Two new analyses of more than 60,000 patients found dabigatran etexilate (Pradaxa) was linked to fewer major bleeds and strokes than warfarin.
In the studies, adult patients with non-valvular atrial fibrillation received a twice-daily dosage of 150 mg or 75 mg Pradaxa to reduce their risk of stroke and systemic embolism.
Compared with warfarin, Pradaxa was associated with a 25% reduction in major bleeding and a 23% reduction in strokes during the first analysis, according to a Boehringer Ingelheim press release.
In the second study, Pradaxa led to 27% fewer strokes and 13% fewer major bleeds compared with warfarin treatment. That analysis also found 35% fewer myocardial infarctions and a 36% improved survival rate among those taking Pradaxa.
“Real-world data is extremely valuable to physicians as they provide insights on how the efficacy-safety profile of a medicine is reflected in different patient populations in general practice,” said Professor Jörg Kreuzer, a practicing cardiologist and vice president of medicine therapeutic area cardiovascular at Boehringer Ingelheim, in a press release. “We are pleased by these latest results as they show that the safety and efficacy profile of Pradaxa originally established in the RE-LY clinical trial can also be achieved in routine care worldwide.”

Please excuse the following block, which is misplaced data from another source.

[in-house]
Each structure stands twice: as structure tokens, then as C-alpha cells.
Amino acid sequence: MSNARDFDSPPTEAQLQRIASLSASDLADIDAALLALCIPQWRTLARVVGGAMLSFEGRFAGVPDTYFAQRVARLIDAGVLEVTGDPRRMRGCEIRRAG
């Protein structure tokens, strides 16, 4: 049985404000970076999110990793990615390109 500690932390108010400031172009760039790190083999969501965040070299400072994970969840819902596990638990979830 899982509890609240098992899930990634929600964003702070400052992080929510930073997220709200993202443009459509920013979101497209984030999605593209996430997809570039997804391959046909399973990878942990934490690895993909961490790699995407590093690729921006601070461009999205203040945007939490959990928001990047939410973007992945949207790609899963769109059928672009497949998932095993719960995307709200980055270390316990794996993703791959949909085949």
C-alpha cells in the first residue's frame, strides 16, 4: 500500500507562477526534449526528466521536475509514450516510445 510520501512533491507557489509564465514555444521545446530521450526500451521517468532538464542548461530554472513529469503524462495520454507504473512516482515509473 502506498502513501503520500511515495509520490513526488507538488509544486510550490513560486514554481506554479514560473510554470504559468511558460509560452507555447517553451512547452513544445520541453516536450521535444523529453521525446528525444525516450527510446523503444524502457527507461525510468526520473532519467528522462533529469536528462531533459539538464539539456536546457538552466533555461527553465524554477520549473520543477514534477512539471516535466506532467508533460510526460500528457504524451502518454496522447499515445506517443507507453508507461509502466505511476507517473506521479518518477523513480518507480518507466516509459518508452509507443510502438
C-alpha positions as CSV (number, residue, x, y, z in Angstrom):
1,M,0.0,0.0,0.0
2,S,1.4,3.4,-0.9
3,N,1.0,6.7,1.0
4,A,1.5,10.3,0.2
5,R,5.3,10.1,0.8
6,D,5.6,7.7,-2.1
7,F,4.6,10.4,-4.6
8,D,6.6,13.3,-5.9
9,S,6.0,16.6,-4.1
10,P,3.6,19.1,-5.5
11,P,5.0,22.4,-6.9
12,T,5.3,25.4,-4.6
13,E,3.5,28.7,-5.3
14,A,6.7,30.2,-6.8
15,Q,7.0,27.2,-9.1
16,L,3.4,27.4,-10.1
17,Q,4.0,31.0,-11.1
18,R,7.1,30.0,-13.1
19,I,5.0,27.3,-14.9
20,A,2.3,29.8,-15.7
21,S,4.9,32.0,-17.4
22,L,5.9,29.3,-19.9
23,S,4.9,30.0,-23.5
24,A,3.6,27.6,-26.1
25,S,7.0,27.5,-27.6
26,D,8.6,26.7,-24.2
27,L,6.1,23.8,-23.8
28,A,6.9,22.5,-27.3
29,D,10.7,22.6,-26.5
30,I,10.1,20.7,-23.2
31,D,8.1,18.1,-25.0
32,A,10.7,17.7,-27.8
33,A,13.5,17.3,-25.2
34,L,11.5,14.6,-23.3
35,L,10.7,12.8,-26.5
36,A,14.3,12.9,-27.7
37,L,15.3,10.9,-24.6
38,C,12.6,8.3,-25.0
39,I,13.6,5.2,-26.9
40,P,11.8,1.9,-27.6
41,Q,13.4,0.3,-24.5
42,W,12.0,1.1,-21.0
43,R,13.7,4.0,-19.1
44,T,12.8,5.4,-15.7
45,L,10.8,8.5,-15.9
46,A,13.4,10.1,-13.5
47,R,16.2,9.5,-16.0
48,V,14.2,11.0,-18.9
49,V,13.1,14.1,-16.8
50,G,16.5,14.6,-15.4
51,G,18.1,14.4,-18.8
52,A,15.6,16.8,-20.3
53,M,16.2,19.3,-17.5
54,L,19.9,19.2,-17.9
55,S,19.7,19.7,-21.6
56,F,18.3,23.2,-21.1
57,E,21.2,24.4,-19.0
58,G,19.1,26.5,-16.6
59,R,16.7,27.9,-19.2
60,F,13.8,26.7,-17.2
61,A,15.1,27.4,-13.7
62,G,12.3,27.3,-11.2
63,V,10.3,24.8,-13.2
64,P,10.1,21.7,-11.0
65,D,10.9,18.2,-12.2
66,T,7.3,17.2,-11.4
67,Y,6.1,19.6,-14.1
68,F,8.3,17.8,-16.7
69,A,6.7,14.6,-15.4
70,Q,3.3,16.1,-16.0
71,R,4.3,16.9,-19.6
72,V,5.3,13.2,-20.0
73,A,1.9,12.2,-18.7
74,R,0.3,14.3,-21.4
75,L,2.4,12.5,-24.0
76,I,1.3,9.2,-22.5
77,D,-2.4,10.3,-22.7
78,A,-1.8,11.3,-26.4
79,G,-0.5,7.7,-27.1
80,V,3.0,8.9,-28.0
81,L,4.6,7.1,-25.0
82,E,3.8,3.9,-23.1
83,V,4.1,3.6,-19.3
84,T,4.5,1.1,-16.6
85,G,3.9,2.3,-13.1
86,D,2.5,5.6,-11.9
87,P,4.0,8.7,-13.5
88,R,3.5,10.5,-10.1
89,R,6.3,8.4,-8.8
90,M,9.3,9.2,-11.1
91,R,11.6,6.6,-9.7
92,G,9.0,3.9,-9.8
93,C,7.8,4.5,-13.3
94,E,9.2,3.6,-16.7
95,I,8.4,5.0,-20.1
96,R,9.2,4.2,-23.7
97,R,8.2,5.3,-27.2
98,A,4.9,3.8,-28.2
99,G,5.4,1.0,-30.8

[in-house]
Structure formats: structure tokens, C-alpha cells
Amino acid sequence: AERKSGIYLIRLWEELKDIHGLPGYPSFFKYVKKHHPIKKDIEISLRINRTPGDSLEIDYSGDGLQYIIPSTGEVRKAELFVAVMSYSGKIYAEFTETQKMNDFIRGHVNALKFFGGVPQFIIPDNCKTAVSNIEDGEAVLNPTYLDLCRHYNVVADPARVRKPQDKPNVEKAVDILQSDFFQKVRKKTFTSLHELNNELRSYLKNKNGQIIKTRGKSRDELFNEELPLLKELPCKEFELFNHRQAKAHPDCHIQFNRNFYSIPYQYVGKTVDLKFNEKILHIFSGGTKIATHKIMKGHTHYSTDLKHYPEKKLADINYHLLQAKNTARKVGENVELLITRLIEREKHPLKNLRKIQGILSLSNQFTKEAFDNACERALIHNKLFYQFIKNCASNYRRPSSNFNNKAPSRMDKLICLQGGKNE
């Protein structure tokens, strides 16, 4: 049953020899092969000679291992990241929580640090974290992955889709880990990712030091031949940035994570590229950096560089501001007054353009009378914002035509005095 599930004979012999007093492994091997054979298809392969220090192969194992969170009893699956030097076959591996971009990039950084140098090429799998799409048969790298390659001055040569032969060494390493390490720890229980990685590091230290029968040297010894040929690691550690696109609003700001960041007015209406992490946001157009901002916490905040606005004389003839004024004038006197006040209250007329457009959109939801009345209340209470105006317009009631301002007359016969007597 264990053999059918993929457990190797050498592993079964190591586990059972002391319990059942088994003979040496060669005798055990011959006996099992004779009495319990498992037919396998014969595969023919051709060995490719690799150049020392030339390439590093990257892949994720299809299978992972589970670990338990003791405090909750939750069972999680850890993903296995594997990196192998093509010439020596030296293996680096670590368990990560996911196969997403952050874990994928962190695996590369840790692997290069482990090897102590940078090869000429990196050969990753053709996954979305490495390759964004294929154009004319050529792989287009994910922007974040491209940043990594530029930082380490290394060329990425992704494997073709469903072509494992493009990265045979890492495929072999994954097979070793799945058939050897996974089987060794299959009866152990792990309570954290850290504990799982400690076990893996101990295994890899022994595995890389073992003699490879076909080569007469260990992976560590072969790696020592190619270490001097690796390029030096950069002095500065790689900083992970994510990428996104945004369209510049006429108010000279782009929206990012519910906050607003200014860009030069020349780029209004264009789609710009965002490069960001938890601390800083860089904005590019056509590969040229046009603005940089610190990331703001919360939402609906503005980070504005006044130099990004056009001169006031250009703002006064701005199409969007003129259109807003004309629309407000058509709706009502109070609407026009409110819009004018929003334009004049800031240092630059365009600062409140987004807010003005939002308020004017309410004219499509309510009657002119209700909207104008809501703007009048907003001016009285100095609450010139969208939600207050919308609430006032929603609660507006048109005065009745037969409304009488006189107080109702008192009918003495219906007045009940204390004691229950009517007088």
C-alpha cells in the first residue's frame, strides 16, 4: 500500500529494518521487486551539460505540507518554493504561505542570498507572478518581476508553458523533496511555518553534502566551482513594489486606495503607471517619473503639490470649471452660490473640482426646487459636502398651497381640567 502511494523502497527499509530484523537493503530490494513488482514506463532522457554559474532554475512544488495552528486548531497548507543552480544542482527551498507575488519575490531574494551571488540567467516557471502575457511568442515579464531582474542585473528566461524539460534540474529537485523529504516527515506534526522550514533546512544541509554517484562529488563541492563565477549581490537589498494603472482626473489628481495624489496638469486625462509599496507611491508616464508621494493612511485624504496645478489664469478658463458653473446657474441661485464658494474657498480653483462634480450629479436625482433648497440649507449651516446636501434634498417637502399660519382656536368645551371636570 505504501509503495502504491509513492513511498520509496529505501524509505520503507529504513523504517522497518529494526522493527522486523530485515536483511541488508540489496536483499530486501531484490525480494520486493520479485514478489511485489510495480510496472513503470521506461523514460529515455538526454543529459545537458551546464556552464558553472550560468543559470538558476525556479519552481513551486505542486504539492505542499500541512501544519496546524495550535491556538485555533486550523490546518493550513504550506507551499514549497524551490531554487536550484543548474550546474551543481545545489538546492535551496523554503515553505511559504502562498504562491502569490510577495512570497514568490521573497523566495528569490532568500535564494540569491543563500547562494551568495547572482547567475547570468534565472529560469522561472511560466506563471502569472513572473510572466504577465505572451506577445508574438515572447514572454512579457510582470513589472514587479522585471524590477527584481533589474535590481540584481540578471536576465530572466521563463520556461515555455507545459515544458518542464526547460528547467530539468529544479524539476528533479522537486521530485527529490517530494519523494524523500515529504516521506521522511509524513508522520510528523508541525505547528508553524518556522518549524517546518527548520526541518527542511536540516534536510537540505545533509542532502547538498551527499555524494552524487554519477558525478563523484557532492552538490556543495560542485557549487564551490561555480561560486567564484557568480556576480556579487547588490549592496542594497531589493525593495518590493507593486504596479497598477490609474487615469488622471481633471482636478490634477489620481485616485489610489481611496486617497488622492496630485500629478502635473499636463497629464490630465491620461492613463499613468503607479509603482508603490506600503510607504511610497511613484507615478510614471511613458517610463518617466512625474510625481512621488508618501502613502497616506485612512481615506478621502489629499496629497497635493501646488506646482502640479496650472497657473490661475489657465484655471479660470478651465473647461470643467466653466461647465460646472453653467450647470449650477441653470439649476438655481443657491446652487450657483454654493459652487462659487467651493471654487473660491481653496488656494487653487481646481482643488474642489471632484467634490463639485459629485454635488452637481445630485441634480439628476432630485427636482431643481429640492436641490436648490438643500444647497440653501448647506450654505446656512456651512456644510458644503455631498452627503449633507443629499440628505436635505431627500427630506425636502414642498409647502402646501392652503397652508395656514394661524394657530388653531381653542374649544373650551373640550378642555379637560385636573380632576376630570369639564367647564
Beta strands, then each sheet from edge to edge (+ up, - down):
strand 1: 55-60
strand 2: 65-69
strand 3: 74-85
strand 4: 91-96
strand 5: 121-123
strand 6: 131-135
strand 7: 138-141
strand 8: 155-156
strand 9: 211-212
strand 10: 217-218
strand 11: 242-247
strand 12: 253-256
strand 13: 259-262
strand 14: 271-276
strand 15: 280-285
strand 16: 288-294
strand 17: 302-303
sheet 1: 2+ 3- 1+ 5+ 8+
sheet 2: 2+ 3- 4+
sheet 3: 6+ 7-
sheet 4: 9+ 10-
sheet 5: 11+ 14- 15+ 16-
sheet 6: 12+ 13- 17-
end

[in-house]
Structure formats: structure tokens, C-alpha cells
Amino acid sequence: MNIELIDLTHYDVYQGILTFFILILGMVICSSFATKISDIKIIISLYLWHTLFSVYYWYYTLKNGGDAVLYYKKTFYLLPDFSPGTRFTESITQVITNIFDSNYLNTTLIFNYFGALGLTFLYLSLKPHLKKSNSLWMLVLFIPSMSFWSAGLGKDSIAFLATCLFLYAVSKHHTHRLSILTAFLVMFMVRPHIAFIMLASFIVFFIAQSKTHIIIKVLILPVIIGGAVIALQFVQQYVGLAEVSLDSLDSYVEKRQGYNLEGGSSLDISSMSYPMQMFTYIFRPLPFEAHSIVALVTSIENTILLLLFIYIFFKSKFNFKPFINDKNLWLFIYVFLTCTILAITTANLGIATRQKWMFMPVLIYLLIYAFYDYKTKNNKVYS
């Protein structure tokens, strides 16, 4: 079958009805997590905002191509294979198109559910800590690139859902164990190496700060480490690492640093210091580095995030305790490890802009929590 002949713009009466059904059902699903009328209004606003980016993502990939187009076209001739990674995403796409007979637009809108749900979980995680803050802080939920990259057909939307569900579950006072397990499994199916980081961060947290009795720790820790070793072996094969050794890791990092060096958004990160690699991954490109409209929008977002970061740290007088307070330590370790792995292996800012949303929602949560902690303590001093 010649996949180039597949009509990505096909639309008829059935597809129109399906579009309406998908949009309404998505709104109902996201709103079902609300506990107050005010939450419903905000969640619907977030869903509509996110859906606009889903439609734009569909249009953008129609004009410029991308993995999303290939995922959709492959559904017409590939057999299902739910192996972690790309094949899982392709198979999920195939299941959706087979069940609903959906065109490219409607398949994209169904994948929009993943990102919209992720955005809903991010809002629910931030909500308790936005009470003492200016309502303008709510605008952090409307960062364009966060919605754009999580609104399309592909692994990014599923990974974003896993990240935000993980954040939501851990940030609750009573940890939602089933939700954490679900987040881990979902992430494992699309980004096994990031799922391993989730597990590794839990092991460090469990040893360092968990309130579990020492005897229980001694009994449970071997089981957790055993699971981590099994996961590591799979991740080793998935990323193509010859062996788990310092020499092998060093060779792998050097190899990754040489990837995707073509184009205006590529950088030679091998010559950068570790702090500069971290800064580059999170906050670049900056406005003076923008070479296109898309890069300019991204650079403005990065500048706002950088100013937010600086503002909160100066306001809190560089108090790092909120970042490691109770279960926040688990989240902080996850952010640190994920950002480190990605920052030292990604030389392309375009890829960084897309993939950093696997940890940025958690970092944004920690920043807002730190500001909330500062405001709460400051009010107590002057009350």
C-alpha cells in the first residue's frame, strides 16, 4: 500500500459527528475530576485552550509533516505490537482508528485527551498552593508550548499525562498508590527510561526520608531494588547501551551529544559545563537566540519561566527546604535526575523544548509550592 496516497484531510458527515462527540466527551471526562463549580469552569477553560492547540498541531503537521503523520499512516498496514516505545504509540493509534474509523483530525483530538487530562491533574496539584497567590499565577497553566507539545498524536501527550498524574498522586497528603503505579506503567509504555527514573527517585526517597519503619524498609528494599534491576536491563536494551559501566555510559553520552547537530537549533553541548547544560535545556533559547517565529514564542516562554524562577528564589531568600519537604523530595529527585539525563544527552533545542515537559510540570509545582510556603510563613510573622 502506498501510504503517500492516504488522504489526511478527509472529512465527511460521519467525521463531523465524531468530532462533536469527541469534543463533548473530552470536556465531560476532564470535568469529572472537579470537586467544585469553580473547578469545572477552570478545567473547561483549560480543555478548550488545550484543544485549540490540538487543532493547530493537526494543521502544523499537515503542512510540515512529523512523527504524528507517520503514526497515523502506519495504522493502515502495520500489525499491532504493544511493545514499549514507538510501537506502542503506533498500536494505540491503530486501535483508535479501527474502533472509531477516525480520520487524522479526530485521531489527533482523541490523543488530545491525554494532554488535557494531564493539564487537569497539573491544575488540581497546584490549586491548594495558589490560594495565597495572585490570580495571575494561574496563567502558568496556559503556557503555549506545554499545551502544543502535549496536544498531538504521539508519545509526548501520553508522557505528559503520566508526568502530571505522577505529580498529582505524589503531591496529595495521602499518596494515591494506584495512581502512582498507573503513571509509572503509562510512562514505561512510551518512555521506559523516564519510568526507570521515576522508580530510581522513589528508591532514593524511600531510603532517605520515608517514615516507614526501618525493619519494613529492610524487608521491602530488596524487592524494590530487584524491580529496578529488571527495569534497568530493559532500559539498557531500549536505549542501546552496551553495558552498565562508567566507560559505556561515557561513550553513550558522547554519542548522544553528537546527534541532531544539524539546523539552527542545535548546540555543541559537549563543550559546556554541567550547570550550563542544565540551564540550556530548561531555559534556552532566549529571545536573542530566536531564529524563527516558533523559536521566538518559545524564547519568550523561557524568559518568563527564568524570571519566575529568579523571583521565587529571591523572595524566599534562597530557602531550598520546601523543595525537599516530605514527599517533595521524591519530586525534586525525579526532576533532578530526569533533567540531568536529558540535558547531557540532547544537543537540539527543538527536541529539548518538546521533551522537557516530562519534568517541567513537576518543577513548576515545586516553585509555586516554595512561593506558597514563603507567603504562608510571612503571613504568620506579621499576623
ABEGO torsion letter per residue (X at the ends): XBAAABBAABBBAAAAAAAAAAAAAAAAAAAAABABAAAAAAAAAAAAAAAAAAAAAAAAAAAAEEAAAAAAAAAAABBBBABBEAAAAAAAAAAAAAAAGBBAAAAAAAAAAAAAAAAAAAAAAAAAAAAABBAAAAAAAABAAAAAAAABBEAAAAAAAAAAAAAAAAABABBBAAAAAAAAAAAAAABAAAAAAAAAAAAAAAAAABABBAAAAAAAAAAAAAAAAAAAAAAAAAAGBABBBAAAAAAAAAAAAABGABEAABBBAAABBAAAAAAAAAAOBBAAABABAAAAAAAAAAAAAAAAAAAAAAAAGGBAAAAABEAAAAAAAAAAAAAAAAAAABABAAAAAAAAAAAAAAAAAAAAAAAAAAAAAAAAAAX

Pradaxa has been available in the US market for more than 6 years and is approved in more than 100 countries, according to Boehringer Ingelheim.